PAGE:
Mate-finding as an overlooked critical determinant of dispersal variation in sexually-reproducing animals

Gilroy, James J. ORCID: and Lockwood, Julie L. (2012) Mate-finding as an overlooked critical determinant of dispersal variation in sexually-reproducing animals. PLoS One, 7 (5). ISSN 1932-6203

Full text not available from this repository. (Request a copy)


Dispersal is a critically important process in ecology, but robust predictive models of animal dispersal remain elusive. We identify a potentially ubiquitous component of variation in animal dispersal that has been largely overlooked until now: the influence of mate encounters on settlement probability. We use an individual-based model to simulate dispersal in sexually-reproducing organisms that follow a simple set of movement rules based on conspecific encounters, within an environment lacking spatial habitat heterogeneity. We show that dispersal distances vary dramatically with fluctuations in population density in such a model, even in the absence of variation in dispersive traits between individuals. In a simple random-walk model with promiscuous mating, dispersal distributions become increasingly 'fat-tailed' at low population densities due to the increasing scarcity of mates. Similar variation arises in models incorporating territoriality. In a model with polygynous mating, we show that patterns of sex-biased dispersal can even be reversed across a gradient of population density, despite underlying dispersal mechanisms remaining unchanged. We show that some widespread dispersal patterns found in nature (e.g. fat tailed distributions) can arise as a result of demographic variability in the absence of heterogeneity in dispersive traits across the population. This implies that models in which individual dispersal distances are considered to be fixed traits might be unrealistic, as dispersal distances vary widely under a single dispersal mechanism when settlement is influenced by mate encounters. Mechanistic models offer a promising means of advancing our understanding of dispersal in sexually-reproducing organisms.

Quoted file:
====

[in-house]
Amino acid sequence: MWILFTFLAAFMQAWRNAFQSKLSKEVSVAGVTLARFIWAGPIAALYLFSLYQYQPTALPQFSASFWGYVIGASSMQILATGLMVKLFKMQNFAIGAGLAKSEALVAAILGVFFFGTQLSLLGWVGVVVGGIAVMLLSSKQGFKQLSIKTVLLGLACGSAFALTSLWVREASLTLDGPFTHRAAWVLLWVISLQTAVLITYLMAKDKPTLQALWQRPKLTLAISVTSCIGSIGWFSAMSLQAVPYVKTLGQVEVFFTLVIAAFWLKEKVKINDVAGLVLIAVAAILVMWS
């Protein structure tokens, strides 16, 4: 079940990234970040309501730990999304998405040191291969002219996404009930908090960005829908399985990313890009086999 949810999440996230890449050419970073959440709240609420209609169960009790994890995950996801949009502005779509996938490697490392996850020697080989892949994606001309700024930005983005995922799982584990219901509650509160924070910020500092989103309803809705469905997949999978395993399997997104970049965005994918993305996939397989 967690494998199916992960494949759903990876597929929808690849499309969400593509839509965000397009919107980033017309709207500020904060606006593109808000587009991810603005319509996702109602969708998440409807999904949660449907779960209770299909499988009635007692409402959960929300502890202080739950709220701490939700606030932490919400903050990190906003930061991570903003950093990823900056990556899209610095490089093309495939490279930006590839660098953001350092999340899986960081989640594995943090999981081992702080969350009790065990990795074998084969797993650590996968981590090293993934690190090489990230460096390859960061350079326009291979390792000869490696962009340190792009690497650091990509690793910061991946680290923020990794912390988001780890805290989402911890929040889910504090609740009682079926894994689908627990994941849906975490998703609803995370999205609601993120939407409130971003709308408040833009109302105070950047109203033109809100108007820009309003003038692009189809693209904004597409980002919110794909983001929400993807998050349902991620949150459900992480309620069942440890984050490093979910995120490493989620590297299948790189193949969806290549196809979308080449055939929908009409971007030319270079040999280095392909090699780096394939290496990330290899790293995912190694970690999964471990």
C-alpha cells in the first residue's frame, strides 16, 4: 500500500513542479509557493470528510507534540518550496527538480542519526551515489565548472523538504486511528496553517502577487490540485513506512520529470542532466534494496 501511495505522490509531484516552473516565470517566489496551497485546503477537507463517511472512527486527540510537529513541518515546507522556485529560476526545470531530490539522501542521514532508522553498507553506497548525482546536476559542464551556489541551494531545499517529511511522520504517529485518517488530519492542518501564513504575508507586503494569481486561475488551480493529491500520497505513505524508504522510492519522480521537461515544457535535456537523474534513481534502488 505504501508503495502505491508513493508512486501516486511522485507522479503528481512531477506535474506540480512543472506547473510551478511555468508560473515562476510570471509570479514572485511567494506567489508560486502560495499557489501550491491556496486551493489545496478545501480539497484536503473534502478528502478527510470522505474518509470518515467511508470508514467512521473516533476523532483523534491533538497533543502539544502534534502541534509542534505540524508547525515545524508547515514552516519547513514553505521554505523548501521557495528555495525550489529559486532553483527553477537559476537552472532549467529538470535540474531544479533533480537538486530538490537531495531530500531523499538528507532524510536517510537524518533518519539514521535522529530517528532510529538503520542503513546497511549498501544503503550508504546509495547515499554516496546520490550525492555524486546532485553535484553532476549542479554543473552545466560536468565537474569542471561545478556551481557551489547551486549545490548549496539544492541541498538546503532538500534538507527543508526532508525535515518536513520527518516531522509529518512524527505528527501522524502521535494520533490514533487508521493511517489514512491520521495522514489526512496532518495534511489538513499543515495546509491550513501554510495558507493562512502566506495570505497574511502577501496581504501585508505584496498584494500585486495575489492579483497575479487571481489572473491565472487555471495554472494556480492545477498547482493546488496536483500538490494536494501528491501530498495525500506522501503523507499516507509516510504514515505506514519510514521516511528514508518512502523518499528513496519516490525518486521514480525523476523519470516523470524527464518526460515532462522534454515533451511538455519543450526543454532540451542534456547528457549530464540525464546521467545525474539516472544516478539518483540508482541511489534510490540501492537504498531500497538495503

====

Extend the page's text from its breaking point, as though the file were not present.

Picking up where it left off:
Item Type: Article
Faculty \ School: Faculty of Science > School of Environmental Sciences
UEA Research Groups: Faculty of Science > Research Groups > Organisms and the Environment
Faculty of Science > Research Groups > Environmental Biology
Related URLs:
Depositing User: Pure Connector
Date Deposited: 17 Mar 2015 16:00
Last Modified: 18 May 2023 00:13
DOI: 10.1371/journal.pone.0038091

Actions (login required)

View Item View Item